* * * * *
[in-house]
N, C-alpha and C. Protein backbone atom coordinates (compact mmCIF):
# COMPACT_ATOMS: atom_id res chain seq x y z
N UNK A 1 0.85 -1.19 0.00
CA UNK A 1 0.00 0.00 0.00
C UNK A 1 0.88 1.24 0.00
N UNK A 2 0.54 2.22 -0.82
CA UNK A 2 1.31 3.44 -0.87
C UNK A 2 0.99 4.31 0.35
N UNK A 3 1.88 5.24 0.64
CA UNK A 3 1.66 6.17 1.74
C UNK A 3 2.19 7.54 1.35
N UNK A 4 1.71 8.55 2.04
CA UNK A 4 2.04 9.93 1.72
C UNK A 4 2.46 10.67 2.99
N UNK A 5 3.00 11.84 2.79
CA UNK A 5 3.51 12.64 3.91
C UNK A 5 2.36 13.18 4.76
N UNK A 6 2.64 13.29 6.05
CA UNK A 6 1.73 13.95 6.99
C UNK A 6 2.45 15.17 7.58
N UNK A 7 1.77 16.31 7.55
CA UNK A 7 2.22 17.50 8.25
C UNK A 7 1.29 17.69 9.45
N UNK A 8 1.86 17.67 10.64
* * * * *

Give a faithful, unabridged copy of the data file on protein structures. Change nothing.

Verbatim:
[in-house]
N, C-alpha and C. Protein backbone atom coordinates (compact mmCIF):
# COMPACT_ATOMS: atom_id res chain seq x y z
N UNK A 1 0.85 -1.19 0.00
CA UNK A 1 0.00 0.00 0.00
C UNK A 1 0.88 1.24 0.00
N UNK A 2 0.54 2.22 -0.82
CA UNK A 2 1.31 3.44 -0.87
C UNK A 2 0.99 4.31 0.35
N UNK A 3 1.88 5.24 0.64
CA UNK A 3 1.66 6.17 1.74
C UNK A 3 2.19 7.54 1.35
N UNK A 4 1.71 8.55 2.04
CA UNK A 4 2.04 9.93 1.72
C UNK A 4 2.46 10.67 2.99
N UNK A 5 3.00 11.84 2.79
CA UNK A 5 3.51 12.64 3.91
C UNK A 5 2.36 13.18 4.76
N UNK A 6 2.64 13.29 6.05
CA UNK A 6 1.73 13.95 6.99
C UNK A 6 2.45 15.17 7.58
N UNK A 7 1.77 16.31 7.55
CA UNK A 7 2.22 17.50 8.25
C UNK A 7 1.29 17.69 9.45
N UNK A 8 1.86 17.67 10.64